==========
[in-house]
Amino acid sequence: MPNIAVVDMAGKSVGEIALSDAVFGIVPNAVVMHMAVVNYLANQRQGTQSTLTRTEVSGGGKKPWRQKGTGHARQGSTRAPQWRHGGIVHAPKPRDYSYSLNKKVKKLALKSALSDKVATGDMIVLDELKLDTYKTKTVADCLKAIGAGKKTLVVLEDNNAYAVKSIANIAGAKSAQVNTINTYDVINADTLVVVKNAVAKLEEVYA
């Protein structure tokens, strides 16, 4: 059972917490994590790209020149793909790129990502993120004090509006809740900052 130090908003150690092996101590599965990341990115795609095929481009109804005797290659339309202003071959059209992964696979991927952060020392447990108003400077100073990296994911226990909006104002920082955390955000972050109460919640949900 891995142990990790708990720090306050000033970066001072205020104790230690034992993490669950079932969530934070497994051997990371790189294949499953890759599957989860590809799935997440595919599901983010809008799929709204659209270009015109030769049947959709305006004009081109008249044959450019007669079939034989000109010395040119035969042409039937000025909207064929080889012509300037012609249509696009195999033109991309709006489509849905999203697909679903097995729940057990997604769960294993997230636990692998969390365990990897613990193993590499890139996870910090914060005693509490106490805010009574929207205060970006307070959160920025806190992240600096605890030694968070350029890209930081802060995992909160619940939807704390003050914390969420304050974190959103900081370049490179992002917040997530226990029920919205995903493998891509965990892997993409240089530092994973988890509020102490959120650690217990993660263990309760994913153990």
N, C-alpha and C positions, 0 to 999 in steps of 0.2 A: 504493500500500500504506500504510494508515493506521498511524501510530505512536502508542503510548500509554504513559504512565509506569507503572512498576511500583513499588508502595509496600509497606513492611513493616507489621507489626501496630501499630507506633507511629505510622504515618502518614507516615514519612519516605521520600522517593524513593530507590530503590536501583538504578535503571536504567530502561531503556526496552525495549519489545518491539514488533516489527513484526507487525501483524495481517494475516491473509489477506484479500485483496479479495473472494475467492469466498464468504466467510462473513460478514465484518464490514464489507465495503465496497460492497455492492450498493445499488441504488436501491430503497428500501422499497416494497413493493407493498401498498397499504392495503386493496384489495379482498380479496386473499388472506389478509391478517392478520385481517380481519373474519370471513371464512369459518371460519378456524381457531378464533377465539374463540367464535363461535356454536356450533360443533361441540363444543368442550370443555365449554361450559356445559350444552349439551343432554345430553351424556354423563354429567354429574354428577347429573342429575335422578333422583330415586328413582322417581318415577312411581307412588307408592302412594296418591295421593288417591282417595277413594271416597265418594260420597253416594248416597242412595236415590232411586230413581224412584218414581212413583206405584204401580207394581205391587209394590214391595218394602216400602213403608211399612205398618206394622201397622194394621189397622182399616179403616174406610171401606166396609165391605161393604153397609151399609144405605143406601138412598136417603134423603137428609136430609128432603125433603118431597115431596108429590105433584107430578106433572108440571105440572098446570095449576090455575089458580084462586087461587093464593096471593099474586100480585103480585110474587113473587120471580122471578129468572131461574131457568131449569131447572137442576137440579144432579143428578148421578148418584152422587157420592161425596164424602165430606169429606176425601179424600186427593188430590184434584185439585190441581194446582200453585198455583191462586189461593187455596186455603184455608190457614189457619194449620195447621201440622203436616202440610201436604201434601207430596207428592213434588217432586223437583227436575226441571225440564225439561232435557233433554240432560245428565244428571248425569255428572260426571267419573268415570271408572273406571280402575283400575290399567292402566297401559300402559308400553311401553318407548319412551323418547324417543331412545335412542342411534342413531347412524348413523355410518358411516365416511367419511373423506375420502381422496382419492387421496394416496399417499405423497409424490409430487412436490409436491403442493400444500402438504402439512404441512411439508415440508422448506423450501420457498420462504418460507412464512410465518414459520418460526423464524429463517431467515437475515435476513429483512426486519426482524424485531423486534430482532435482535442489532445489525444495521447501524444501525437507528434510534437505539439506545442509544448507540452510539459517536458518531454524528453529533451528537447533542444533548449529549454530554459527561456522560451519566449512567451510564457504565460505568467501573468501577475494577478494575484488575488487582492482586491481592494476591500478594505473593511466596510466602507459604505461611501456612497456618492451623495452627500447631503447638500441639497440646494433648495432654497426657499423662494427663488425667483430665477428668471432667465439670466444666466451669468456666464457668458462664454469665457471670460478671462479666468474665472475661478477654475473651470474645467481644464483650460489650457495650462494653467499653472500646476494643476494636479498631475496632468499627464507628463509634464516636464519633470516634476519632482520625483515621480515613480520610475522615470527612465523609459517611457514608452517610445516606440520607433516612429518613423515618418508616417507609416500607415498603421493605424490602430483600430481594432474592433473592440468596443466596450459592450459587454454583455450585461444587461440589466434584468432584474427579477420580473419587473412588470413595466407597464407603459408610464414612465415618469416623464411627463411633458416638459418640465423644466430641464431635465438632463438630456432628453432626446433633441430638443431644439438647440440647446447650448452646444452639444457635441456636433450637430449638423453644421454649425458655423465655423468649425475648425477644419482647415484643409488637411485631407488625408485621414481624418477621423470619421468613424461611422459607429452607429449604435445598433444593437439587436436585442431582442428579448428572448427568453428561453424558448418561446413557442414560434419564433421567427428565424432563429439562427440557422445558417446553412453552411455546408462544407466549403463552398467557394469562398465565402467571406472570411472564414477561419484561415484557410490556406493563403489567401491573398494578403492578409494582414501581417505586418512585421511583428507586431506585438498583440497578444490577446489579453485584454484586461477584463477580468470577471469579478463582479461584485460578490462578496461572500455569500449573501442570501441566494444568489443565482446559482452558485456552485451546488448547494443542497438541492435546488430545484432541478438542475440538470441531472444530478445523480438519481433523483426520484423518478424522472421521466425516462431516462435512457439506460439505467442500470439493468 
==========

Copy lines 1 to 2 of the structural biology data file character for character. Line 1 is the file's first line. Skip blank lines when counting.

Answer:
[in-house]
Amino acid sequence: MPNIAVVDMAGKSVGEIALSDAVFGIVPNAVVMHMAVVNYLANQRQGTQSTLTRTEVSGGGKKPWRQKGTGHARQGSTRAPQWRHGGIVHAPKPRDYSYSLNKKVKKLALKSALSDKVATGDMIVLDELKLDTYKTKTVADCLKAIGAGKKTLVVLEDNNAYAVKSIANIAGAKSAQVNTINTYDVINADTLVVVKNAVAKLEEVYA